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GEOTRACES Arctic Section: Disequilibria between Radium-226, Lead-210 and Polonium-210 in the Arctic Ocean and their implications for trace metal distribution


Project start
Project end
Type of project
Project theme
Ocean & fiord systems
Project topic

Fieldwork / Study

Fieldwork country
Arctic Oceans and various regions
Fieldwork region
North Pacific
Fieldwork location

Geolocation is 66, -169

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Fieldwork end

SAR information

Project details

Science / project summary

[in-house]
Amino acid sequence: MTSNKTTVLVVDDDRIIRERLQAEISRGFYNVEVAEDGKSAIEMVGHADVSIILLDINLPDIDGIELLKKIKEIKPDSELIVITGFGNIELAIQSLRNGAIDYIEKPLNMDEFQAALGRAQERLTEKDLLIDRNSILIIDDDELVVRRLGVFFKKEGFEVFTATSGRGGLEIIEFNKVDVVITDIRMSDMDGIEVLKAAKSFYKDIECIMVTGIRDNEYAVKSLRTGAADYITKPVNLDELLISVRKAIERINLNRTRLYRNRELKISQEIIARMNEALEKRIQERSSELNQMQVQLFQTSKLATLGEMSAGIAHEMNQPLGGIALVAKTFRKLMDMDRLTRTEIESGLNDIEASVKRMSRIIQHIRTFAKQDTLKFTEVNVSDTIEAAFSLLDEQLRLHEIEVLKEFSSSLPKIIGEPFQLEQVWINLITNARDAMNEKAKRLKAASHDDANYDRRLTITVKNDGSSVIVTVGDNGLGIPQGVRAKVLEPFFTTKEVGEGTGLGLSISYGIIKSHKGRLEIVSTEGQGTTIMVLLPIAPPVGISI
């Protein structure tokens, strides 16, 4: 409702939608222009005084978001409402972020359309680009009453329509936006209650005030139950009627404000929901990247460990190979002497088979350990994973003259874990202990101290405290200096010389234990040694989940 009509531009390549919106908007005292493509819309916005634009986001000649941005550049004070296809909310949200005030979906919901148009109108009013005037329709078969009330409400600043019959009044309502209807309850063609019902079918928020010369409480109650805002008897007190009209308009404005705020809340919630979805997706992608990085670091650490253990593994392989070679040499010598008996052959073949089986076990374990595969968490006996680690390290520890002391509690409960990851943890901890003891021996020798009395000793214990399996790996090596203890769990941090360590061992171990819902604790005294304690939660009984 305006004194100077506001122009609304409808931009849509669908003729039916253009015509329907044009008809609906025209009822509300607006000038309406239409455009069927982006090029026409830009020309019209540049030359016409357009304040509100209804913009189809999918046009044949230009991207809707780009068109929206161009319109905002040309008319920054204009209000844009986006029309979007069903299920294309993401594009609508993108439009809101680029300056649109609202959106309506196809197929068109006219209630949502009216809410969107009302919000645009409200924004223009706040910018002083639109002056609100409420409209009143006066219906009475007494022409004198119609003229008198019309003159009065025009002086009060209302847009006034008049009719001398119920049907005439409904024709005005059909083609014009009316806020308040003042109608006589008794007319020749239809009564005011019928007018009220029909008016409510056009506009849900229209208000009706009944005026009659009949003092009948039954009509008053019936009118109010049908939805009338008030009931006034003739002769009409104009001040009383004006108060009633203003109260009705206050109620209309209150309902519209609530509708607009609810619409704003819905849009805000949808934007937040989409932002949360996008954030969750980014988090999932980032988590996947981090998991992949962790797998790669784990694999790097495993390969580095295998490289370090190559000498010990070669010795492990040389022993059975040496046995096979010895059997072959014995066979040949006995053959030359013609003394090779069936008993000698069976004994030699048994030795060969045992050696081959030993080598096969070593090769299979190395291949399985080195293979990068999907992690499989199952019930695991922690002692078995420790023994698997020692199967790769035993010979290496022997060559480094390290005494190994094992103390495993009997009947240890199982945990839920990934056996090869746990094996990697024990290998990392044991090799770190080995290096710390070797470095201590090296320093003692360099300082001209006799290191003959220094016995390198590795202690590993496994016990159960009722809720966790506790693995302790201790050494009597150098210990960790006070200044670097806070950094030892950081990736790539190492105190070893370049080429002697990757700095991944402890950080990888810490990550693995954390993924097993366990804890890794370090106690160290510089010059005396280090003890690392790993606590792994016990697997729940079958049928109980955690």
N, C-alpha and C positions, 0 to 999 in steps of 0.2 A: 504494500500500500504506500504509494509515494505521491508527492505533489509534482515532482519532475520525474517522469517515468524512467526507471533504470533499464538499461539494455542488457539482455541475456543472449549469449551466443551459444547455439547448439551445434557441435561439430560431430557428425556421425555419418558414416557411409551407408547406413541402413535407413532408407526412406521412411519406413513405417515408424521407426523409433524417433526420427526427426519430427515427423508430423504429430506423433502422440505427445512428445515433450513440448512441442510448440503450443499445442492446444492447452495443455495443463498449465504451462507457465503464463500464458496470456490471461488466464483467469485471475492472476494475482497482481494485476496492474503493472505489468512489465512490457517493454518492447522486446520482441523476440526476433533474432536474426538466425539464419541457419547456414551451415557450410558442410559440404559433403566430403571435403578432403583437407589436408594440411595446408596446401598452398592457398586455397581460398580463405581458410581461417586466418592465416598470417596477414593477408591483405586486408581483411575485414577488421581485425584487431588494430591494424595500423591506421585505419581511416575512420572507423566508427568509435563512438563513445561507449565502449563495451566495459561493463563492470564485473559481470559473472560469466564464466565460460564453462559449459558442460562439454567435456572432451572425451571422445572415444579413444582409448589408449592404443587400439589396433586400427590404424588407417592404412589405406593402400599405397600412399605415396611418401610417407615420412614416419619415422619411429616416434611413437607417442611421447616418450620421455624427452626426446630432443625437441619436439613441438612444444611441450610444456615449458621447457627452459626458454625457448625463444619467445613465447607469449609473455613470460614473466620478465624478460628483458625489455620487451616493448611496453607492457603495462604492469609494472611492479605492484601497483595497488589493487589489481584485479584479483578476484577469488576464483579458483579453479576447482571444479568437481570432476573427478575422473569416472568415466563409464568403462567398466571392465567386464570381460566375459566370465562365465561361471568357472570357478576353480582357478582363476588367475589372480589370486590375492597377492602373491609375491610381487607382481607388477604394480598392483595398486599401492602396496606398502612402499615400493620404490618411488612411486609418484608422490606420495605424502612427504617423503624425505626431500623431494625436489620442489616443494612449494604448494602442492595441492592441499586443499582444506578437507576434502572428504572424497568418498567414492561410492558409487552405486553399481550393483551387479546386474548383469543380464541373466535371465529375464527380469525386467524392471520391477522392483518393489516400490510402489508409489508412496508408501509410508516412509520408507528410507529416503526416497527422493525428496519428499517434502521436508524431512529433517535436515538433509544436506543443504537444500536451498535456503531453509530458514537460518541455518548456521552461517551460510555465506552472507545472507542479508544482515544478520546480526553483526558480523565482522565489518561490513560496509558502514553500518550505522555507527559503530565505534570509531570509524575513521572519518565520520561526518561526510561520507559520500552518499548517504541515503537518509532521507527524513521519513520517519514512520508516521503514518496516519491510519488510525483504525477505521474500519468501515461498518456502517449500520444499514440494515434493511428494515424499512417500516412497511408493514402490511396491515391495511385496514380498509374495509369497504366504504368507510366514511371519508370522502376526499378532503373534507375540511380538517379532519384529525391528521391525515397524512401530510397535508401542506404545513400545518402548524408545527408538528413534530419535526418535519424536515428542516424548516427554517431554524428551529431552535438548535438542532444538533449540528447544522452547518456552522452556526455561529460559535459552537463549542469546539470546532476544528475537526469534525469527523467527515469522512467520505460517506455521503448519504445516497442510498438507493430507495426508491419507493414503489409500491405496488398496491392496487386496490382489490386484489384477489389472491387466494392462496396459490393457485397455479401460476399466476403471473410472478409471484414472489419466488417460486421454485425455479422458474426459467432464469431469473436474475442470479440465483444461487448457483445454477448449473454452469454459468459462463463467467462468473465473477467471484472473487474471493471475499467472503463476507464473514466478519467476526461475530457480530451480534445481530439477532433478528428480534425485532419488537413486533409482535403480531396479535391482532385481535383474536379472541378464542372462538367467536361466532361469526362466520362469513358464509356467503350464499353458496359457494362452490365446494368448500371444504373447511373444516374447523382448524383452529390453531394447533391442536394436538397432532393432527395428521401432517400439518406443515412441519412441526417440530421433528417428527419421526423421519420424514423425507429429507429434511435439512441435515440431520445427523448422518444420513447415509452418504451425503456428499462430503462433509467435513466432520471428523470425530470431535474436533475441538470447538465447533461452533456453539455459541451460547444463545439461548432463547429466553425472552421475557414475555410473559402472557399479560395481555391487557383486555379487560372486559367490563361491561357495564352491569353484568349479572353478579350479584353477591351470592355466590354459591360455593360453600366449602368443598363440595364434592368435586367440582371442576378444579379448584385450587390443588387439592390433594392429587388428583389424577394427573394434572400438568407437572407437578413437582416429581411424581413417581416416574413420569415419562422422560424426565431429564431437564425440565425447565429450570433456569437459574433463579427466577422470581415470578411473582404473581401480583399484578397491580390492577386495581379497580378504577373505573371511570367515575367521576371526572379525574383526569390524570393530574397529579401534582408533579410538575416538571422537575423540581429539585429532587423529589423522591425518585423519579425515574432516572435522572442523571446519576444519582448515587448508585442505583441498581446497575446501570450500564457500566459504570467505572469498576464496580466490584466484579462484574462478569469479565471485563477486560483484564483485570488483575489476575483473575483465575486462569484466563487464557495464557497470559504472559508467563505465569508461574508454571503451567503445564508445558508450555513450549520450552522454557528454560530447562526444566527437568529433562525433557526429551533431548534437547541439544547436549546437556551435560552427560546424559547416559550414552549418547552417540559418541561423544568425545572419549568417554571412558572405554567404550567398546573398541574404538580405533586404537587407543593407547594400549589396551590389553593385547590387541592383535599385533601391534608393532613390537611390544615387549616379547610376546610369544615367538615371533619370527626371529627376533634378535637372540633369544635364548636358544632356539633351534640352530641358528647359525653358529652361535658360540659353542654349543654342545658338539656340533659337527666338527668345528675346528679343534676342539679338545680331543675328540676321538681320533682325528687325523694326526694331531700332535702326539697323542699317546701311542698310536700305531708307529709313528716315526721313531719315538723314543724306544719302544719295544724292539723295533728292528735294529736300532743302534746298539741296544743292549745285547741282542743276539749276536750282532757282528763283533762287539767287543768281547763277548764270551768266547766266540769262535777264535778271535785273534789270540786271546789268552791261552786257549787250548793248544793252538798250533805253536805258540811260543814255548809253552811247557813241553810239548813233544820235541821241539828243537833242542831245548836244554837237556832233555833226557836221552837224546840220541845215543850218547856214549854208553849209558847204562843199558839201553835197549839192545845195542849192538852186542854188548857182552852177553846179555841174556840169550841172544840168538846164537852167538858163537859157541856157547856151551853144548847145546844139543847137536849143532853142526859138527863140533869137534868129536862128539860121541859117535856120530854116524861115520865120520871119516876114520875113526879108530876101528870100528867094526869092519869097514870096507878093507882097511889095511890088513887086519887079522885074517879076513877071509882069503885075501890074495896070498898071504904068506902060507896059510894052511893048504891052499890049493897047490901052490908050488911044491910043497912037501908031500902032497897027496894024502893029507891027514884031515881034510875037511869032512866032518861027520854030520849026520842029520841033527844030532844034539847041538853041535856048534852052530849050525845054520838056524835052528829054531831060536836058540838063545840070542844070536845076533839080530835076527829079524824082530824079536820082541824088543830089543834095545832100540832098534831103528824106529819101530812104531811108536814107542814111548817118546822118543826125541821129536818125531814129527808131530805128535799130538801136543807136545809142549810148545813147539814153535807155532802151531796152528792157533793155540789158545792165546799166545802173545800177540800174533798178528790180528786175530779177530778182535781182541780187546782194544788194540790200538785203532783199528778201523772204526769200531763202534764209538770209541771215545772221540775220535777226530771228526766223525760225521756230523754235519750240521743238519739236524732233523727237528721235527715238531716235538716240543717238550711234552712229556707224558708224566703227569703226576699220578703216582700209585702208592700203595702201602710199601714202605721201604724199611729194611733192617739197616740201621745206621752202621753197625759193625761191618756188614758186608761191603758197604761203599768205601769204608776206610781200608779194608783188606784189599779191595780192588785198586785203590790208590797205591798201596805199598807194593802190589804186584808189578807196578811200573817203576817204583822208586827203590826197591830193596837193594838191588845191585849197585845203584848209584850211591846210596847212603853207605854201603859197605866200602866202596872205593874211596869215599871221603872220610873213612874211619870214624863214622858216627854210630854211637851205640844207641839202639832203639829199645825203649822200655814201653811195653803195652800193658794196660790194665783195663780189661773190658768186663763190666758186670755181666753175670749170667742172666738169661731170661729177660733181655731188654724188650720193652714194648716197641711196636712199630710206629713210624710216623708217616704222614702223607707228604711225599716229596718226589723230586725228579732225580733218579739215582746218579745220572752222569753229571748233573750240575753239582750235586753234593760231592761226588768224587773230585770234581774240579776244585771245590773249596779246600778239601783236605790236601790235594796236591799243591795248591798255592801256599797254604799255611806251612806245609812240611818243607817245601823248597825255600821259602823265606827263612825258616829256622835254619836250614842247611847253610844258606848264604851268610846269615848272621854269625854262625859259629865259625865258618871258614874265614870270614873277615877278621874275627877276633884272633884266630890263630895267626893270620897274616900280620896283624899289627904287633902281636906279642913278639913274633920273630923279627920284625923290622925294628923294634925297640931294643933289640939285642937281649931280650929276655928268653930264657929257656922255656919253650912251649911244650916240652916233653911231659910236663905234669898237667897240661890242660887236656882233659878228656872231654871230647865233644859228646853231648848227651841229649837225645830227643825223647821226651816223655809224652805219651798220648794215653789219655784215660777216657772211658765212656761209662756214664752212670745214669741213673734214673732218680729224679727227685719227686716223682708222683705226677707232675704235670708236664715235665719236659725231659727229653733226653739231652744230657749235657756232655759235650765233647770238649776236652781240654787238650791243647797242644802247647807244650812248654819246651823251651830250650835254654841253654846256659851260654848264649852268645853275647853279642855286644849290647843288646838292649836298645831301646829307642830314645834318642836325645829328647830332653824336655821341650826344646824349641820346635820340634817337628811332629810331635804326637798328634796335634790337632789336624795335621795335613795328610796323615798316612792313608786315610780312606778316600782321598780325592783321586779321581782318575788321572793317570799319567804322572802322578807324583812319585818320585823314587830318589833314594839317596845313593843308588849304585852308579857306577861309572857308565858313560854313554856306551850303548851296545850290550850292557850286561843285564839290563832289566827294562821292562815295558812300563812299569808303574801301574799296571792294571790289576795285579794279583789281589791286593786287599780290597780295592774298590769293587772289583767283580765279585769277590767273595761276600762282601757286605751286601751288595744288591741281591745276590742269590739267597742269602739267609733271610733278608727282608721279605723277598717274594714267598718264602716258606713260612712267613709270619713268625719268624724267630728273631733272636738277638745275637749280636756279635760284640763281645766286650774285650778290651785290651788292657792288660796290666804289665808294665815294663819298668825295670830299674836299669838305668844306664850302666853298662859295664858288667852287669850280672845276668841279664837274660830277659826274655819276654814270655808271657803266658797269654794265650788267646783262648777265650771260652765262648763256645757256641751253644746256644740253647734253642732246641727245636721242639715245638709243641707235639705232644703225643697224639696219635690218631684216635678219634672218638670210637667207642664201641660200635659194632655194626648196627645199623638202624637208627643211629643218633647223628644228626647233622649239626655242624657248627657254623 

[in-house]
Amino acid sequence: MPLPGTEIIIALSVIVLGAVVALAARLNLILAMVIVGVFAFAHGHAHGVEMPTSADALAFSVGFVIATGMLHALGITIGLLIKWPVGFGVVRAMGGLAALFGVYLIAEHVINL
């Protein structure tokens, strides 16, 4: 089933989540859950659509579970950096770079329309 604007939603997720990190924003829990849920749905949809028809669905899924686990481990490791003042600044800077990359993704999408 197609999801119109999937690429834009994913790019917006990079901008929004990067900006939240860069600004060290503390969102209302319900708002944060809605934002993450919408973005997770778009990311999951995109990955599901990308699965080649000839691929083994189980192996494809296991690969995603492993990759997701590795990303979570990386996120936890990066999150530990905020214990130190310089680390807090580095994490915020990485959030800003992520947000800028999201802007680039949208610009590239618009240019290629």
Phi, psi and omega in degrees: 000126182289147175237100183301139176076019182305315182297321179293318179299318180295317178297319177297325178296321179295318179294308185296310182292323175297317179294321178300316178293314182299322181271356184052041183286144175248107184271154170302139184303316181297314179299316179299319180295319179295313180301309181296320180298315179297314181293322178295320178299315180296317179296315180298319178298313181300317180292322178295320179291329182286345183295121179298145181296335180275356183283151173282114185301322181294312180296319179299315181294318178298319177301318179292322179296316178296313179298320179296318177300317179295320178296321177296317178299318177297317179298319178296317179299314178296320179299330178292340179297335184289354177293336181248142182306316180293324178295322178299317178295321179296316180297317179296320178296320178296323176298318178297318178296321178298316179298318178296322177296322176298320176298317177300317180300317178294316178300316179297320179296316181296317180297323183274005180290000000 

This project will form part of the 2015 U.S. GEOTRACES Arctic expedition. In common with other multinational initiatives in the International GEOTRACES Program, the goals of the U.S. Arctic expedition are to identify processes and quantify fluxes that control the distributions of key trace elements and isotopes (TEIs) in the ocean, and to establish the sensitivity of these distributions to changing environmental conditions. Some trace elements are essential to life, others are known biological toxins, and still others are important because they can be used as tracers of a variety of physical, chemical, and biological processes in the sea. Within this broader framework, the goal of this project is to measure the naturally occurring radionuclides radium-226 (half-life 1600 years), lead-210 (half-life 22.1 y) and polonium-210 (half-life 138 days) to determine removal rates of particle reactive TEIs from the water column and to study the processes responsible for their scavenging, lateral and vertical transport and accumulation in bottom sediments. A wide range of processes will be encountered along the ARCTIC GEOTRACES section and the study will play a key role in the interpretation of observed TEI distributions and address the following questions: (1) What is the variability in scavenging intensity of polonium and lead between the Pacific waters and that of particle dominated areas of the shelf? (2) How does the scavenging intensity of polonium and lead change across areas of varying nutrient concentrations in the Chukchi Sea? (3) How does the scavenging intensity vary between Canadian Basin and the Makarov Basin? (4) Which are the areas of enhanced sediment focusing in this region and how important is the role of boundary scavenging and lateral transport of particles with respect to lead-210 distribution in water column and sediments? (5) What are the seasonal scale vertical fluxes of particulate organic matter in this region and the relative importance of lateral versus vertical transport of organic matter and other TEIs? (6) How do particle mixing rates vary across the basin and impact reduction rates? (7) Are the bottom waters in the shelf region enriched in polonium-210 due to sediment remobilization? The ability to address these questions will allow better understanding of processes controlling the distribution in this region of other TEIs that will be measured by other investigators. The broader impacts of the research include the involvement of 1 Ph.D. student and at least 2 undergraduate students. The lead investigator is an early-career scientist and this project will help him in extending his expertise in the Arctic region and further development of his career. The investigator is involved in numerous local outreach activities that will provide opportunities for education of the general public and high school students about marine ecosystems and how it affects their environmental well-being. Moreover this research will also be a part of the broader Arctic GEOTRACES outreach program which plans to support the participation of a high-school science teacher on the cruise through partnership with PolarTREC and COSEE-Alaska.